Musca showed him and was at an utter loss to explain why he
believed the truth of the assertions the document contained. He
said he believed it because he read it.” 

Judge Watson also noted that “the Ohio Democratic Party, or its
operatives or supporters, provided assistance to (the LPO) in their
efforts to gather petition signatures.” 

The LPO is making an emergency appeal to the Sixth Circuit Court
of Appeals for the temporary injunction. “While we respect Judge
Watson’s decision to deny our request for a temporary restraining
order against Husted’s decision, we feel that he may be wrong in
this instance,” said
LPO attorney Mark Brown
 in a statement.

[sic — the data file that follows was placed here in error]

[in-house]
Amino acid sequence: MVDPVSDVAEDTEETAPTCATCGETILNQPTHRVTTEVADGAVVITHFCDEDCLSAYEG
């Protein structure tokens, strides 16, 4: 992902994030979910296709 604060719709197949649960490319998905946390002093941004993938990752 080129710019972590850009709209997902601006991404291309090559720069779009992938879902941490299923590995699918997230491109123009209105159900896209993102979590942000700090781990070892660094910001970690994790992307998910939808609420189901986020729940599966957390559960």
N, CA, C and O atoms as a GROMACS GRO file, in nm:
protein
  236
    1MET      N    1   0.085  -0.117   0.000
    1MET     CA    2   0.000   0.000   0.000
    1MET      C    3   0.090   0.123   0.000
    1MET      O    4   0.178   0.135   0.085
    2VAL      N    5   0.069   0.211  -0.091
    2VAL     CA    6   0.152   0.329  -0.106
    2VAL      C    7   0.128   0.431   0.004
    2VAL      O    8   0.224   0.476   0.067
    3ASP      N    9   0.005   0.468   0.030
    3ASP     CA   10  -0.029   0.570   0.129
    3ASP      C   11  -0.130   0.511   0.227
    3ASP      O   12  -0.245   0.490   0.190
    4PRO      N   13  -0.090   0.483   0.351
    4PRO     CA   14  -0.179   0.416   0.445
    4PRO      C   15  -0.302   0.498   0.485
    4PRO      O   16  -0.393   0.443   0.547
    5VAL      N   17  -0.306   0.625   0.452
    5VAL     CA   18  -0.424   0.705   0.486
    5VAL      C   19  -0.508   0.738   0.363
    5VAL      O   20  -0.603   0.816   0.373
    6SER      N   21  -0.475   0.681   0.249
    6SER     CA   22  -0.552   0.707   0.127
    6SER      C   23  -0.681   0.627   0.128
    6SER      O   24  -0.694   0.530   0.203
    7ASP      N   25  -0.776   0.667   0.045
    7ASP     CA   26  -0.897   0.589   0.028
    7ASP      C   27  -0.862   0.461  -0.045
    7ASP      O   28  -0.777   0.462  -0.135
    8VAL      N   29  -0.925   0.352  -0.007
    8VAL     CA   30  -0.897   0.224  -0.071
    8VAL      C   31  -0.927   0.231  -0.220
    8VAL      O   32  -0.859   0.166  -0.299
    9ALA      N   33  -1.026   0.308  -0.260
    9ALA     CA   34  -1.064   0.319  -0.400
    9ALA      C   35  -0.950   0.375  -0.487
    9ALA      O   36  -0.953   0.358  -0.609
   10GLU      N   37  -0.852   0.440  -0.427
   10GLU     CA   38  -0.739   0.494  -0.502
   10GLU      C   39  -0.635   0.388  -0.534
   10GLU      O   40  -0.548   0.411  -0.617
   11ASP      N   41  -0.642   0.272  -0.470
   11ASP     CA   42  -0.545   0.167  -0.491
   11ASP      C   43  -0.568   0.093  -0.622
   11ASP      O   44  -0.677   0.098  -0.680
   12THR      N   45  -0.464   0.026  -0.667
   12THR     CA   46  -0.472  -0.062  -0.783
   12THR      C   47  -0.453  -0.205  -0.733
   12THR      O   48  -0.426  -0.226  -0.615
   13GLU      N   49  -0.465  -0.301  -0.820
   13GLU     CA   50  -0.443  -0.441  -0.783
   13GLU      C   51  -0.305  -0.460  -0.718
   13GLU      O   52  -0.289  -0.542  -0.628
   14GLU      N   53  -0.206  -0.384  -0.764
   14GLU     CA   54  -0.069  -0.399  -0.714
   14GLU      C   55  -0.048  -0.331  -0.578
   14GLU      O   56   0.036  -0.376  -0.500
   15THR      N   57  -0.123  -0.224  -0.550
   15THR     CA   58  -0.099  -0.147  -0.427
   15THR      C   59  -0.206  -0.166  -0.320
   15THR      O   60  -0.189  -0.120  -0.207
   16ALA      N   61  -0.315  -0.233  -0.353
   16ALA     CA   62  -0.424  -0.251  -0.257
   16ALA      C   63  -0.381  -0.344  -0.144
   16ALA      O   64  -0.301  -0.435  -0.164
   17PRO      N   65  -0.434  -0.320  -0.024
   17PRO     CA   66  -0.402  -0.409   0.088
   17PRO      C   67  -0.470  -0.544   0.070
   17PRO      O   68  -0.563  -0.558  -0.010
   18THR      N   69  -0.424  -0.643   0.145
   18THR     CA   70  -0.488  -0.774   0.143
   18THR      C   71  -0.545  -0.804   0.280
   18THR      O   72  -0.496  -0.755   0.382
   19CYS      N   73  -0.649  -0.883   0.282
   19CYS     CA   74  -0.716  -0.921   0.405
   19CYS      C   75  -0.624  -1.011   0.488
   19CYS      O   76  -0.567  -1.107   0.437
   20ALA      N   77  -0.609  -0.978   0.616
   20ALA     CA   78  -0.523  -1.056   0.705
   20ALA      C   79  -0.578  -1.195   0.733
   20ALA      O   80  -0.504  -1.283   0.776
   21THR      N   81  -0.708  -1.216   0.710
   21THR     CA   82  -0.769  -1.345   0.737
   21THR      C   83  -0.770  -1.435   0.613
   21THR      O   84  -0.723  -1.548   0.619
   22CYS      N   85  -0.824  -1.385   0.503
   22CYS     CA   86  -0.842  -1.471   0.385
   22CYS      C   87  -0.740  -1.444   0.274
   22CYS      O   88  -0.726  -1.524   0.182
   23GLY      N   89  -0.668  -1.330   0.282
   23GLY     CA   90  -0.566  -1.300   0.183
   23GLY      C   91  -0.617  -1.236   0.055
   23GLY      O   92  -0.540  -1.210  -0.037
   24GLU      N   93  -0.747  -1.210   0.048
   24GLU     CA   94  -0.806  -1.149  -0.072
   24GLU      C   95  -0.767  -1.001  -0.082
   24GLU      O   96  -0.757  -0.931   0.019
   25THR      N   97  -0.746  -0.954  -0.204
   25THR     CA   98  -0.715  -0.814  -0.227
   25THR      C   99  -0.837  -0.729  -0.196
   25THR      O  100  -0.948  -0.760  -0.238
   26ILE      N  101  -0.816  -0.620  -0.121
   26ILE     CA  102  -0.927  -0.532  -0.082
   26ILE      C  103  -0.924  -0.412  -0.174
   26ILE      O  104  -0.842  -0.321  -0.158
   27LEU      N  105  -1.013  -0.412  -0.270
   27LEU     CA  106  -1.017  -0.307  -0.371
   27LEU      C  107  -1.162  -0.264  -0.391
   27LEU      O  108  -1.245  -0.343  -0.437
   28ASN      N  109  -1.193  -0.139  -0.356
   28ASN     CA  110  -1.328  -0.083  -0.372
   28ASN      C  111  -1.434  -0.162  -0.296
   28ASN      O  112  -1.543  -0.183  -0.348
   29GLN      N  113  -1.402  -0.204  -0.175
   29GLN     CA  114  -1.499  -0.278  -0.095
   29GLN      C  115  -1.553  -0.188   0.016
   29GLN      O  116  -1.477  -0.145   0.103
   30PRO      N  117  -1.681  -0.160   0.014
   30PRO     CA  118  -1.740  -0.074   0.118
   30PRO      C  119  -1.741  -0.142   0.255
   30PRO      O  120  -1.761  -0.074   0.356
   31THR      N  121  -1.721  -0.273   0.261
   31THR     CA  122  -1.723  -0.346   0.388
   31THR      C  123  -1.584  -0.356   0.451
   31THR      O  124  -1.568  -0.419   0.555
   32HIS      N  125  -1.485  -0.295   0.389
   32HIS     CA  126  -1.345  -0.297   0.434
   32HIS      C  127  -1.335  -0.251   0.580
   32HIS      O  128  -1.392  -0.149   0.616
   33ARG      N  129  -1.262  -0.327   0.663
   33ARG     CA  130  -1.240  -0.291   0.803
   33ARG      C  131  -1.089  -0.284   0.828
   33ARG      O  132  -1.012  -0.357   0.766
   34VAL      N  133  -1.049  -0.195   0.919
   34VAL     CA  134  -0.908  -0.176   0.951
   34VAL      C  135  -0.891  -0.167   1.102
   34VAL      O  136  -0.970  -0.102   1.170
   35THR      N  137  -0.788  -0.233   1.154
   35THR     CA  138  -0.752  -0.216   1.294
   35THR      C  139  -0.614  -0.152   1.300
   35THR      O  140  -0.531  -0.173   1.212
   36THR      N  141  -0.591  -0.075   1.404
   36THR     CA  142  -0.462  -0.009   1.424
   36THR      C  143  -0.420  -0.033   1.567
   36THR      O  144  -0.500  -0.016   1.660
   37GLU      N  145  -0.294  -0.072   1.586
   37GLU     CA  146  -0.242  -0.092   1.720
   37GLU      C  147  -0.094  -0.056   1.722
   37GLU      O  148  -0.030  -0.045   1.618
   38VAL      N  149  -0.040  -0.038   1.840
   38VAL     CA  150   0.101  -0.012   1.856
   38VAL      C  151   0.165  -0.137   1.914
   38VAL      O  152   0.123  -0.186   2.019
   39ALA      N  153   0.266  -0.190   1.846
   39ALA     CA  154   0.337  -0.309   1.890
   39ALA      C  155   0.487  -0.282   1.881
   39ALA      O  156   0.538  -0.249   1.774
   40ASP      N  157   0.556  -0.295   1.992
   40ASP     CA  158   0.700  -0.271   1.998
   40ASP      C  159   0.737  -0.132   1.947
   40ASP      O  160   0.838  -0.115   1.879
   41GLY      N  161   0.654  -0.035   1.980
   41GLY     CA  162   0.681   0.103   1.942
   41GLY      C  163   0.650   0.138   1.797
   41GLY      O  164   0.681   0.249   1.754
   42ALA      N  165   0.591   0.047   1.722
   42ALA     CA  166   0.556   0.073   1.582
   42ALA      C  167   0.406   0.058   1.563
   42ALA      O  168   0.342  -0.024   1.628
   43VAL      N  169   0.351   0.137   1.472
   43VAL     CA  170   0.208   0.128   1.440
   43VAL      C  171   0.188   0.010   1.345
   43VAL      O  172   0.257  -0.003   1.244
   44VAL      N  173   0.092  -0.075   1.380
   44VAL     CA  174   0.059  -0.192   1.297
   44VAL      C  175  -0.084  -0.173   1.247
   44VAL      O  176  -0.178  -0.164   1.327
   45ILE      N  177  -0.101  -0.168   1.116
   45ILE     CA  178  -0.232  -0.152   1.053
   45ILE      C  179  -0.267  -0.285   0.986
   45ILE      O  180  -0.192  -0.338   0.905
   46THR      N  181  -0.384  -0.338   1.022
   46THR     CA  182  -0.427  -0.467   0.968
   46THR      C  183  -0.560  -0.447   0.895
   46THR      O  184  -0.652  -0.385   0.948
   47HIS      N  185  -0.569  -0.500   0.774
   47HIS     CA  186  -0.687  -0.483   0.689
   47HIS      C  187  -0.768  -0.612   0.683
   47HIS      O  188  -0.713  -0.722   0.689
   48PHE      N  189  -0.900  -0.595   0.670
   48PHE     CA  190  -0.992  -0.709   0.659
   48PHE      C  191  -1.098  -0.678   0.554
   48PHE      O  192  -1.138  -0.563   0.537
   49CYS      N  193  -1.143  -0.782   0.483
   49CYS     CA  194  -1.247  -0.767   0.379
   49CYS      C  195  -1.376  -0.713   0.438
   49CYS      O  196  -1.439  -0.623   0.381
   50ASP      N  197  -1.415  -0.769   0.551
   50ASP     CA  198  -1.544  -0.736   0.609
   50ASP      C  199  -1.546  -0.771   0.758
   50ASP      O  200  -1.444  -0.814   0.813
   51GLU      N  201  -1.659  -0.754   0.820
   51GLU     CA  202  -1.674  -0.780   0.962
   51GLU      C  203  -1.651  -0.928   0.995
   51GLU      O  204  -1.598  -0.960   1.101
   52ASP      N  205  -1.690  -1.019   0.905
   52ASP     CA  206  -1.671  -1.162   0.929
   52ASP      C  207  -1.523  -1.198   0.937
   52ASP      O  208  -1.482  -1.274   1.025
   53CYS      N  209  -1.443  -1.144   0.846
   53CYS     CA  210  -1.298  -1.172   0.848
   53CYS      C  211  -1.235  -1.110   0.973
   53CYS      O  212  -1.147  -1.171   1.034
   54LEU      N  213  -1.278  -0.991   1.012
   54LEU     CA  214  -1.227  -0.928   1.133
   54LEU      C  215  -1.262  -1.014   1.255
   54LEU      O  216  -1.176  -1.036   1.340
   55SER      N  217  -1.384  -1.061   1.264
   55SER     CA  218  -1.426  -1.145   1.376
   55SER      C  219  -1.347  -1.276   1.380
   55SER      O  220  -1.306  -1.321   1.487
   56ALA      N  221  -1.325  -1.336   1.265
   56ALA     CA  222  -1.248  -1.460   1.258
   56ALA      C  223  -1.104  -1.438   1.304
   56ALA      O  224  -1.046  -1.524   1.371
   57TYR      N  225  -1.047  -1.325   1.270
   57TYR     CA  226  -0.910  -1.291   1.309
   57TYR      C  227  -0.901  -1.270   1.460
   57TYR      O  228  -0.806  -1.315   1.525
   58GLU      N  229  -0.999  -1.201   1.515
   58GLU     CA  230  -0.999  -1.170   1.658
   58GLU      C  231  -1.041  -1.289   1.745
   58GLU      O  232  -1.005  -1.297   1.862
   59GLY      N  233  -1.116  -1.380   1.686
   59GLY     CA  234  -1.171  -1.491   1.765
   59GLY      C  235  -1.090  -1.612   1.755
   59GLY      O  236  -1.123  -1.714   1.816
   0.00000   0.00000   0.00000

Earl himself, however, has a different (and kind of awesome)
take on it. From The Columbus
Dispatch
:

“On the common sense issues I think we should have won,” Earl
said tonight. “But, in another sense as a Libertarian, I would
rather have the judge strictly follow the law now and forever more
so we know exactly what the playing field is going on.”

The LPO is pursing a separate case concerning Libertarian
attorney general candidate Steve Linnabary, whose petitions were
also disqualified by the Secretary of State. The LPO is challenging
the judgement
in the Ohio Supreme Court
on the grounds that the person who
filed the protest to Linnabary’s petition was not a member of the
Libertarian Party, as required. 

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Rand Paul in Berkeley

This week in left/right/libertarian convergence: Sen. Rand Paul
visits Berkeley. The San Francisco Chronicle